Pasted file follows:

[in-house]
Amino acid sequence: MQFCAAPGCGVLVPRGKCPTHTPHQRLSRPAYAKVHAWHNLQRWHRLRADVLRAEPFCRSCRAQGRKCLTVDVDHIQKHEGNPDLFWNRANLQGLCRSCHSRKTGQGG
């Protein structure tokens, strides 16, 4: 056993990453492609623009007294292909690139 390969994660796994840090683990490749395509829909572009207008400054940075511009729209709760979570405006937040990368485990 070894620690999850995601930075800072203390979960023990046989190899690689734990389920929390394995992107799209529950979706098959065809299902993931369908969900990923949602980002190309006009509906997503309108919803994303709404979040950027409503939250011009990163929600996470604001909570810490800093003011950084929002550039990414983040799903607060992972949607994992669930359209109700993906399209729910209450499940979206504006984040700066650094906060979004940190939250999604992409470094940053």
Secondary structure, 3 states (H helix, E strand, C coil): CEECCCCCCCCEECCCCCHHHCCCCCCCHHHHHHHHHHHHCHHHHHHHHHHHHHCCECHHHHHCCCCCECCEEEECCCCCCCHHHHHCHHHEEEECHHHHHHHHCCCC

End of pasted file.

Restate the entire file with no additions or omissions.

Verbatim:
[in-house]
Amino acid sequence: MQFCAAPGCGVLVPRGKCPTHTPHQRLSRPAYAKVHAWHNLQRWHRLRADVLRAEPFCRSCRAQGRKCLTVDVDHIQKHEGNPDLFWNRANLQGLCRSCHSRKTGQGG
């Protein structure tokens, strides 16, 4: 056993990453492609623009007294292909690139 390969994660796994840090683990490749395509829909572009207008400054940075511009729209709760979570405006937040990368485990 070894620690999850995601930075800072203390979960023990046989190899690689734990389920929390394995992107799209529950979706098959065809299902993931369908969900990923949602980002190309006009509906997503309108919803994303709404979040950027409503939250011009990163929600996470604001909570810490800093003011950084929002550039990414983040799903607060992972949607994992669930359209109700993906399209729910209450499940979206504006984040700066650094906060979004940190939250999604992409470094940053």
Secondary structure, 3 states (H helix, E strand, C coil): CEECCCCCCCCEECCCCCHHHCCCCCCCHHHHHHHHHHHHCHHHHHHHHHHHHHCCECHHHHHCCCCCECCEEEECCCCCCCHHHHHCHHHEEEECHHHHHHHHCCCC